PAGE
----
Tag Archive for Mexico

Toys to promote diversity

paquitos

Although 25 million of Mexican considered themselves as part of indigenous groups, a group of educational researchers noticed that kids could not find toys or games in any of the 68 indigenous languages spoken in Mexico by more than 7 million of people. As stated by the National Institute of Geography and Statistics (INE) the number of indigenous languages speakers has fallen from 16% of the population in 1930 to barely 6% today.

In an article published on July 27th, the Spanish journal El País highlighted a research project developed in Mexico aimed to teach Mexican kids indigenous languages.

The project developed by a research group of the National Institute of Astrophysics, Optics and Electronics (INAOE) alongside the Higher Center of Social Anthropology (CIESAS) is aimed to promote among kids the languages spoken by their parents and grandparents. A couple of dolls, “Paquita” and “Paquito”, have been designed wearing indigenous clothing as a model of social identification for minors, says Aurelio López, research at the INAOE. Paquitos are recommended for children aged between 2 and 4 years old including various types of interactive games. The doll can speak, saying the parts of the body in the specific language when the child presses it.
The project, entitled “Development of tangible educational and pedagogical robots for the learning and revaluation of indigenous languages” is being tested by the Secretariat of Public Education (SEP) as part of Mexico’s recent efforts to promote endangered languages.
An educational policy that promotes pluralism, diversity and mutual understanding is part of the Shared Societies Commitments to ensure an education system that offers equal opportunity and educates children to understand and respect others. In addition to this, the bilingualism and the promotion of indigenous languages also “endow children with other abilities in their reasoning”, emphasizes Lopez.
Watch a video in Spanish with additional information about this initiative:

Empowering Indigenous Women of Mexico

Mexico2

In Oaxaca, Mexico an Indigenous woman has been paving the way for women participation in local and national governance for a few years now.

Eufrosina Cruz Mendoza launched a national-level effort to reform indigenous practices with regard to women’s rights and freedoms as a response to ancient indigenous rules usos y costumbres which do not allow women participation in politics. Until very recently, indigenous women of Oaxaca and other regions of Southern Mexico did not have a right to vote and were not considered citizens. Norma Reyes Teran, director of the Women Institute in Oaxaca, says that ‘in at least 80 of the 570 rural localities, women have no political rights. In some areas they do not even exist in the official registry of citizens’.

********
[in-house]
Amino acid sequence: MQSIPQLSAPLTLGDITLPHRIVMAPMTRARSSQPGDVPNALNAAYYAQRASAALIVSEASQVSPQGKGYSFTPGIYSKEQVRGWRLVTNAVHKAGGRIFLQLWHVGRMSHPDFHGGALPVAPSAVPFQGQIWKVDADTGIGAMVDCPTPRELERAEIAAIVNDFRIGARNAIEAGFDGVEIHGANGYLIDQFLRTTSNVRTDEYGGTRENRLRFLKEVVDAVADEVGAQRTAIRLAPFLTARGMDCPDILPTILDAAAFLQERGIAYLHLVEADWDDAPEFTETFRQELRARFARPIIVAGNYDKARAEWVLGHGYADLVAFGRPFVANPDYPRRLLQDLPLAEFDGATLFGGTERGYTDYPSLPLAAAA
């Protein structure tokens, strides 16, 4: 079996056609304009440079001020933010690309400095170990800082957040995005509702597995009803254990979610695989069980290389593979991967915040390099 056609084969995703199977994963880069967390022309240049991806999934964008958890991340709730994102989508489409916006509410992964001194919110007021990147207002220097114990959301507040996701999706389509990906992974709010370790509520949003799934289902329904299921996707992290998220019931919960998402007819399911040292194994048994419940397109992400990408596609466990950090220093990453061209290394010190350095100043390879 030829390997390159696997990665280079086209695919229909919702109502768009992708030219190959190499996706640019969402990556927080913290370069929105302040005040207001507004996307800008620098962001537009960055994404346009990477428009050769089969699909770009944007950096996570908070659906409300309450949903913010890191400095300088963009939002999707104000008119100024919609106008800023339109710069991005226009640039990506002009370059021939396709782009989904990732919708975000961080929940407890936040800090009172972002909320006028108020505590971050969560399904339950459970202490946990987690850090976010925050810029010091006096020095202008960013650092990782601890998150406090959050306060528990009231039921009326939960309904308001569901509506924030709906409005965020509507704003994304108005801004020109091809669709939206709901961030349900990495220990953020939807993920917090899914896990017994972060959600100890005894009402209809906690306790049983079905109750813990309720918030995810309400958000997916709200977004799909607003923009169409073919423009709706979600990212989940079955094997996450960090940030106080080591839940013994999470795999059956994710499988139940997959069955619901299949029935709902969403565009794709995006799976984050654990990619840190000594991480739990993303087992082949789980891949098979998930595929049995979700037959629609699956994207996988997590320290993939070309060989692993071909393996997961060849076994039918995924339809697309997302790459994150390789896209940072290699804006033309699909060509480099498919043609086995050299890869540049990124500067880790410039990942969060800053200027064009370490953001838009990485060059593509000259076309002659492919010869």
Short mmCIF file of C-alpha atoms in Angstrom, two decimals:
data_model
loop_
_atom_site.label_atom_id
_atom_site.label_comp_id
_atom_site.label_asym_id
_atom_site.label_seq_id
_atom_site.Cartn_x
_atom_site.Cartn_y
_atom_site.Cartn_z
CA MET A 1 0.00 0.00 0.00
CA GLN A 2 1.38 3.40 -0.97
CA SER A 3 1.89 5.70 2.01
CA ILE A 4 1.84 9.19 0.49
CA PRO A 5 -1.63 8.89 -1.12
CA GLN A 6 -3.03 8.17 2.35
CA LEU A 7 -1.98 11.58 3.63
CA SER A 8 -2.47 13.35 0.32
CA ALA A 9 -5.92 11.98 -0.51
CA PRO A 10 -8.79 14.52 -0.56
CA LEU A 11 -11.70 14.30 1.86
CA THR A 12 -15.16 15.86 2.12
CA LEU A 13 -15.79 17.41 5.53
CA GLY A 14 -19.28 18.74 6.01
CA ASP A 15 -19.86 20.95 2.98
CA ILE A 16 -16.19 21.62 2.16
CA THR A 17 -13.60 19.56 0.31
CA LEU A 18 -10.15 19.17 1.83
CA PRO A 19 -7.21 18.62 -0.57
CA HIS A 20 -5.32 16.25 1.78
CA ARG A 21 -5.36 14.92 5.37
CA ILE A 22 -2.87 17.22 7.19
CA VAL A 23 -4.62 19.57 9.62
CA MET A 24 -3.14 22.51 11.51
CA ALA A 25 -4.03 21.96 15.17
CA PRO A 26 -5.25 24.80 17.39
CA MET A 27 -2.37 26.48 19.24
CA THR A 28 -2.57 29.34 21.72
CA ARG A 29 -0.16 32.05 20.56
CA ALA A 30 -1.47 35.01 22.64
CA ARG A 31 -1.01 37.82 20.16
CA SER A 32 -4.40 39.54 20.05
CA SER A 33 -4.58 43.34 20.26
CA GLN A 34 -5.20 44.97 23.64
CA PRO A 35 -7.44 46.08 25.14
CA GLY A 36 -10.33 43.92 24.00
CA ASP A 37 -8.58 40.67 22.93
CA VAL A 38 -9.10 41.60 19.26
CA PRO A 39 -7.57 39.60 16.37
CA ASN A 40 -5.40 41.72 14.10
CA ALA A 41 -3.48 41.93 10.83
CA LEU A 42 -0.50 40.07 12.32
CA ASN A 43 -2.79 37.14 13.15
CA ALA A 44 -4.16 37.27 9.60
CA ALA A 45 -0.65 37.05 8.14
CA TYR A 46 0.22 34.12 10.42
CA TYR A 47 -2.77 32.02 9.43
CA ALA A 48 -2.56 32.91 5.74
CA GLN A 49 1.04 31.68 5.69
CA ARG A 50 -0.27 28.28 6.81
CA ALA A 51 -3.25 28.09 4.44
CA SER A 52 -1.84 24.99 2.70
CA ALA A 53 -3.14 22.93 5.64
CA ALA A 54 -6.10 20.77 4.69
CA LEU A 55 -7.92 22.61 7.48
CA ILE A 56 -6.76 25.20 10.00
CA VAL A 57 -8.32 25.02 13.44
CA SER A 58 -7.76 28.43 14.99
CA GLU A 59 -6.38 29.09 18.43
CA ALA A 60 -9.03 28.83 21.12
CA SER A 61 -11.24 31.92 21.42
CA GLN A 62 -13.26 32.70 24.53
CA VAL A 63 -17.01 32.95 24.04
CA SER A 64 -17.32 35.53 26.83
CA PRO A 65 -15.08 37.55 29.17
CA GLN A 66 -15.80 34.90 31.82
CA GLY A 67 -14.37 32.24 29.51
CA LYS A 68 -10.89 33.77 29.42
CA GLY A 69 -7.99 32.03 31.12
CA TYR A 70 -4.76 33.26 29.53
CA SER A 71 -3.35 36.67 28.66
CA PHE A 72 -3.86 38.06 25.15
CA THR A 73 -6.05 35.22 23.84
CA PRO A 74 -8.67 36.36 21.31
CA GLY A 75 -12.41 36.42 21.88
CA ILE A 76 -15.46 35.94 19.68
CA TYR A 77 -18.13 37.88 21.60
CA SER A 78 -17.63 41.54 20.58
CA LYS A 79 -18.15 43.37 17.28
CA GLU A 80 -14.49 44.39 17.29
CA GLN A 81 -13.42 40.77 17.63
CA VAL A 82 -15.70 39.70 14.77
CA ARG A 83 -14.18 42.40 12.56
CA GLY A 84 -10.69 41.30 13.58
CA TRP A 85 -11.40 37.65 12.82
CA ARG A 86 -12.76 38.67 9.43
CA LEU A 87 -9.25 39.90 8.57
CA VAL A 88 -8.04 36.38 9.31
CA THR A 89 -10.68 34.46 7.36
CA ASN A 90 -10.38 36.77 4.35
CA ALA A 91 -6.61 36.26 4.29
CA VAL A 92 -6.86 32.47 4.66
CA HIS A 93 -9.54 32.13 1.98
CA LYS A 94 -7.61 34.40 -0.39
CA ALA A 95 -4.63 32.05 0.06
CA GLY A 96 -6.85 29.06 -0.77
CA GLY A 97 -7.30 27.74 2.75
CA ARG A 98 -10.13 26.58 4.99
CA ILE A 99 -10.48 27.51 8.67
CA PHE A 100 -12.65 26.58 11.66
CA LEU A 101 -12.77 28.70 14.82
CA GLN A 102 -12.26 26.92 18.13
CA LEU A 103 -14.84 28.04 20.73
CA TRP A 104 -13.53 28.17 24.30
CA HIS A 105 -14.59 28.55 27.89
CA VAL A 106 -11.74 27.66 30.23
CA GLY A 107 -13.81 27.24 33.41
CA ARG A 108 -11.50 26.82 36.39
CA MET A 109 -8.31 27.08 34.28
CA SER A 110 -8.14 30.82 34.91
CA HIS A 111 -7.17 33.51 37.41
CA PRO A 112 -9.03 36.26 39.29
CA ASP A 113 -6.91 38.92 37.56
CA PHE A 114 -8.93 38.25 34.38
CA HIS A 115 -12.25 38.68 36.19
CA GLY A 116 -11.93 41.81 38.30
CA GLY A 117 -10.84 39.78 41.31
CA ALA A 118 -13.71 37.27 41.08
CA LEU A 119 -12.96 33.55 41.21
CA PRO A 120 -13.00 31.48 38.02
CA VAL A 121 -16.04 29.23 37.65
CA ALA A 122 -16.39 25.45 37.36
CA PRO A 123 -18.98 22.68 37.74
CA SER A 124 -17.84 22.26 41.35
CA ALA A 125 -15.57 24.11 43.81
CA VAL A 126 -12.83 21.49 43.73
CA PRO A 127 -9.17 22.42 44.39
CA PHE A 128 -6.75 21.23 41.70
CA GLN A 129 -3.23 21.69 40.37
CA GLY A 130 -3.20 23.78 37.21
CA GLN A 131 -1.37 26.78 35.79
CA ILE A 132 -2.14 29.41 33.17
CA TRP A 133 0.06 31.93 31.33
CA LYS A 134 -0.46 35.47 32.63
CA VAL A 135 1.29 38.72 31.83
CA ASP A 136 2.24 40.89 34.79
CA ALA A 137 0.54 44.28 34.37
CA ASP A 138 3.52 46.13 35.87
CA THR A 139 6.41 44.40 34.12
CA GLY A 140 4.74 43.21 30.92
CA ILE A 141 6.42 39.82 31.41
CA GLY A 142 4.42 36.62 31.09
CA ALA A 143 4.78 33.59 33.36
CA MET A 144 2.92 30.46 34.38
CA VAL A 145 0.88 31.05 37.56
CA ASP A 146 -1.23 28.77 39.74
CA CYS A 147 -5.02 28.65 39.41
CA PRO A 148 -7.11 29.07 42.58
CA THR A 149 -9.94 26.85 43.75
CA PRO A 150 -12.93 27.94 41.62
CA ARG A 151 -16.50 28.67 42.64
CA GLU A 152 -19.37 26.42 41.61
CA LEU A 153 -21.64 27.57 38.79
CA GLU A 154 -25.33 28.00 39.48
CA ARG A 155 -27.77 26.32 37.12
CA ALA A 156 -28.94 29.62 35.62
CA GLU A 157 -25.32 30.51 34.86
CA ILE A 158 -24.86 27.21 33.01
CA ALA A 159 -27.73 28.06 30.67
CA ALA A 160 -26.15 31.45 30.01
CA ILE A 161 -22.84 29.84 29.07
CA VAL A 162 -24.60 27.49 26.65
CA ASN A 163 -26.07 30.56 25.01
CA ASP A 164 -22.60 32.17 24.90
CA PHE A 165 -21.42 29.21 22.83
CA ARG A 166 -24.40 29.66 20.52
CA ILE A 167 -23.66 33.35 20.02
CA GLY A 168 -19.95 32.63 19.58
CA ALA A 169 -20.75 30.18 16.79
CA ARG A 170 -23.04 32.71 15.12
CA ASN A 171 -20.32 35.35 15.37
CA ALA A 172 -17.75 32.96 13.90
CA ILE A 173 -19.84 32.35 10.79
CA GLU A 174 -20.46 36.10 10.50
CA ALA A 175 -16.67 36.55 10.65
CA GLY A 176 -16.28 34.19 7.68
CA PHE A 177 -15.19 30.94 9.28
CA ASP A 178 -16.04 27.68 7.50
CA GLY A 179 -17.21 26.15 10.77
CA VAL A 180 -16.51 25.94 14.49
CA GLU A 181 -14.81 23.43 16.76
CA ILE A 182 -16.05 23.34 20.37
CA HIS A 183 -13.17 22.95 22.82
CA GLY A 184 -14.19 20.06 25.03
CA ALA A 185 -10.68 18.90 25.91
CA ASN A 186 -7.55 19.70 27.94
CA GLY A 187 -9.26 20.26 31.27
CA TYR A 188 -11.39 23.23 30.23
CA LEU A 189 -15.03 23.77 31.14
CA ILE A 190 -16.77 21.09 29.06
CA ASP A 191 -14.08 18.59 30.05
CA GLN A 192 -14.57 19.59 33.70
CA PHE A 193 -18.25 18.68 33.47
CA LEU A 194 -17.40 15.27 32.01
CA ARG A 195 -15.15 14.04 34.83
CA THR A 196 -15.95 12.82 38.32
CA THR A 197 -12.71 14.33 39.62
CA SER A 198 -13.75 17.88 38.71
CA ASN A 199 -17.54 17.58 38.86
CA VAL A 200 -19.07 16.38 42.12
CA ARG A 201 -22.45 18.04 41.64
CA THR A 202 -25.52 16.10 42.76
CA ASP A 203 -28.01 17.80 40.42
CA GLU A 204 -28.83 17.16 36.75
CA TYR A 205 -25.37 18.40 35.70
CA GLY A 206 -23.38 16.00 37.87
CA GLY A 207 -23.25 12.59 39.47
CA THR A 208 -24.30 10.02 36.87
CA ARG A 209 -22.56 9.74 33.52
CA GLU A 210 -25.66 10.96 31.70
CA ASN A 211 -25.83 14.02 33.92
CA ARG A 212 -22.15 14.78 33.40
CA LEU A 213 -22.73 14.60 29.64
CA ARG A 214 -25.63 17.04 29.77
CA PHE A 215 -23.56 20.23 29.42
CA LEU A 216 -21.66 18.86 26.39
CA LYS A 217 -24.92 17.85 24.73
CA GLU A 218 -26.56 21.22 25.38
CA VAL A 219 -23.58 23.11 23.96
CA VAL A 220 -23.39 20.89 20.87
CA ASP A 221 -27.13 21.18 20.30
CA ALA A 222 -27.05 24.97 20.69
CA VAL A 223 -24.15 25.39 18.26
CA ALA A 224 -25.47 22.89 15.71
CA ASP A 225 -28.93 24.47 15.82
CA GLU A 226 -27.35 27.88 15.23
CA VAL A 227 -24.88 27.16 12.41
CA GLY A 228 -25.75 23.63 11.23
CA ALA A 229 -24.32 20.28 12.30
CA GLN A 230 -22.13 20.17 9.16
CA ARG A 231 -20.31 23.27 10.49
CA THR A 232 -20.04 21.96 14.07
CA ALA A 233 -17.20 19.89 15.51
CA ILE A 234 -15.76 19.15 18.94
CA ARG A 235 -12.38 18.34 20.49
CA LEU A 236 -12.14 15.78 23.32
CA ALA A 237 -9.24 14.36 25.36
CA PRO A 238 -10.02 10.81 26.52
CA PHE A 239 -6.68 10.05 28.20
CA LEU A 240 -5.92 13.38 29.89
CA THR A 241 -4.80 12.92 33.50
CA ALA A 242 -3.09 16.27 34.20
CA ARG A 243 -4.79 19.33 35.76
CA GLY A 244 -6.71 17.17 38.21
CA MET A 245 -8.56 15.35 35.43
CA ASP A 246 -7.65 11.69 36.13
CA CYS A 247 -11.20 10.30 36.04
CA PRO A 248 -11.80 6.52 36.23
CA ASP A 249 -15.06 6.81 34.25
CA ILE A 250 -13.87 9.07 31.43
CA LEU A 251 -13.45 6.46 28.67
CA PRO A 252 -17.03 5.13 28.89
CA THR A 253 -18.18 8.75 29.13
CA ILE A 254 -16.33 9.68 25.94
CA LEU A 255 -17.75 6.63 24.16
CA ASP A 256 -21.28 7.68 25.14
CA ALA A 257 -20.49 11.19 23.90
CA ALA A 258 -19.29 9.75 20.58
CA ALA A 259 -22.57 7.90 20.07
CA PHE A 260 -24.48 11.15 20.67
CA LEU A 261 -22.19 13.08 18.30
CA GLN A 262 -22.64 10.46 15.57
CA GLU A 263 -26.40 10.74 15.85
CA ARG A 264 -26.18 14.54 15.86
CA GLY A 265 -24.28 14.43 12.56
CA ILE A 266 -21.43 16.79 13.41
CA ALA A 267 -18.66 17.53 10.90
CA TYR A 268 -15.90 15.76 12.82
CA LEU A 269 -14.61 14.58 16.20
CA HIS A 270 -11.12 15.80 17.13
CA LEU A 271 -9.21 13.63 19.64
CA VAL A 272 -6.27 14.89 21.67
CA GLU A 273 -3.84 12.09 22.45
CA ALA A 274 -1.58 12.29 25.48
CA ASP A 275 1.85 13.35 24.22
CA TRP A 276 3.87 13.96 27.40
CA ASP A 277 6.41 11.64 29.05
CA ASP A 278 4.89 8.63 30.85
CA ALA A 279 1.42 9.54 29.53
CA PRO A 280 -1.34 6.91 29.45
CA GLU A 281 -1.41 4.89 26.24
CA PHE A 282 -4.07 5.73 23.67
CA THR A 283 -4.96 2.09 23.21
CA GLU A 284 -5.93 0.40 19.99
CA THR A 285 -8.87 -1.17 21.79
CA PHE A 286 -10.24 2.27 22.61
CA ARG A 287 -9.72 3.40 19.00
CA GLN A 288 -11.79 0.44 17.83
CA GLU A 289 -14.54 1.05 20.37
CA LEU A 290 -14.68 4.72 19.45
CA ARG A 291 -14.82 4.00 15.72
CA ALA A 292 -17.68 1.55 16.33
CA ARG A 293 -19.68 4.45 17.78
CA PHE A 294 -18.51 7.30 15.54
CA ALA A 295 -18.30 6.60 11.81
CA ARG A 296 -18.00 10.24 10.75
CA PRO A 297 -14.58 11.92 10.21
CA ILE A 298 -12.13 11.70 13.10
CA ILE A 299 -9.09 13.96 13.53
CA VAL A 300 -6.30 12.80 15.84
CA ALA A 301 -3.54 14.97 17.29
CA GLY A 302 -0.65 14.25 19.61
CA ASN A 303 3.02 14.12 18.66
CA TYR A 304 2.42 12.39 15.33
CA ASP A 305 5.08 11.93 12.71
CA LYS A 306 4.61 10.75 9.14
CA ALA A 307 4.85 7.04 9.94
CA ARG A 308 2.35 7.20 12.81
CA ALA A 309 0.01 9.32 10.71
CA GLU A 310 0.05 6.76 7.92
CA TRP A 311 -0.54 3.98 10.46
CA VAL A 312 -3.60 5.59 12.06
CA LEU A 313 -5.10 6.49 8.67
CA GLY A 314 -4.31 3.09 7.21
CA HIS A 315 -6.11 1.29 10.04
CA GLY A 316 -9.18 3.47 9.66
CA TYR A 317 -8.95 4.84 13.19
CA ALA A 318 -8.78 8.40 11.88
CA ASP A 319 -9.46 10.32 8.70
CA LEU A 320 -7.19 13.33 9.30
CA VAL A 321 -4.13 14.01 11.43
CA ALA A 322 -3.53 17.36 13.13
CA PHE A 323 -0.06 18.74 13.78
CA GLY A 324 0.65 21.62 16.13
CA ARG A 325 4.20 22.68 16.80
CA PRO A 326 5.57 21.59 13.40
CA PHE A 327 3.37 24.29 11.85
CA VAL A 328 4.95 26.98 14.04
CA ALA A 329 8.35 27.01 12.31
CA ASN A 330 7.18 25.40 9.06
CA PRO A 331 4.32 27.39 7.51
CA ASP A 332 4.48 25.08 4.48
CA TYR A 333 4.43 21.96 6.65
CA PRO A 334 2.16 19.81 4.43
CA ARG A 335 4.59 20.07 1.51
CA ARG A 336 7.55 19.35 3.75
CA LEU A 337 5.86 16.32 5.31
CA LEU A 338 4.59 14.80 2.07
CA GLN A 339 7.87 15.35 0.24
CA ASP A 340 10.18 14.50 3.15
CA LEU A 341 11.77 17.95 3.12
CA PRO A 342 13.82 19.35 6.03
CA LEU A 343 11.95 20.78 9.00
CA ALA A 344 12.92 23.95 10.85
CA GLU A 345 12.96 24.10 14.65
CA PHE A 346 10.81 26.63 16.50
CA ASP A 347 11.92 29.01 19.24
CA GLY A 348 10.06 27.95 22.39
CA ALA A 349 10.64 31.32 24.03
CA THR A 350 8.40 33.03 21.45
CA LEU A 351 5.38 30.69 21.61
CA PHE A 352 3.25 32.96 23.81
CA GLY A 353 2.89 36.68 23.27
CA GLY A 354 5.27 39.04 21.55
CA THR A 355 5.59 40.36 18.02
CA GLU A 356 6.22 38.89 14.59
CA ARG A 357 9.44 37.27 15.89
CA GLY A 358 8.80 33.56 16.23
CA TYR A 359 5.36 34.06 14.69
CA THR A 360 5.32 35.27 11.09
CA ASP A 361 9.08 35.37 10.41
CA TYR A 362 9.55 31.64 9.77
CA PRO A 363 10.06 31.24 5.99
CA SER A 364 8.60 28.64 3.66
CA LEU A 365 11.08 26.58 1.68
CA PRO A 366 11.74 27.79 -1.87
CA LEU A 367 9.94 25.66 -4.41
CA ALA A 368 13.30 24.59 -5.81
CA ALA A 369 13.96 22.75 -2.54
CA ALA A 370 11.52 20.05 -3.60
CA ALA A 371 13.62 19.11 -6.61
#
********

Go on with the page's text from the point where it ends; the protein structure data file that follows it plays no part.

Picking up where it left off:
Regardless of these ancient rules of the community, Eufrozina Cruz Mendoza decided that it was time for women to have a voice and she run for mayor in her village of Santa Maria Quiegolani. Her ambition was met with mixed responses. On the one hand, local men and women voted for her (and some even claimed she won), on the other hand she was ridiculed and local authorities nullified all ballots cast for Cruz Mendoza, because she is a woman.

Cruz used this defeat to highlight gender inequalities in Mexico and the non-existence of rights of indigenous women. The highlight of her fight was a constitutional amendment of Article 25, which established a legally enforceable mechanism for the full involvement of women in elections and the exercise of their right to vote and be voted for on equal footing with that of men.

To change male perception of women and women’s perception of themselves, Cruz Mendoza founded QUIEGO (Queremos unir, integrando por la equidad y género, a Oaxaca), a non for profit organization which promotes gender equality in Oaxaca. QUIEGO has since organized several successful forums on the rights and freedoms of indigenous women.

When you change a woman, you change a family, then a town and step by step we can change the entire country

Eufrozina Cruz Mendoza

In 2010 Cruz Mendoza was nominated as a candidate for deputy of the local congress for  Partido Acción Nacional PAN (National Action Party) and after they won the elections, Cruz Mendoza was elected to the office of the local congress and became the first indigenous woman in Oaxacan politics.

We will be discussing this among other issues focused on Women at the 2012 Club de Madrid Annual Conference: “Harnessing 21st Century Solutions: A Focus on Women

http://www.globalpressinstitute.org/americas/mexico/white-lily-revolution-seeks-justice-indigenous-women

http://www.diariomarca.com.mx/?p=98119

http://womennewsnetwork.net/2012/10/05/indigenous-heroine-eufrosina-cruz/

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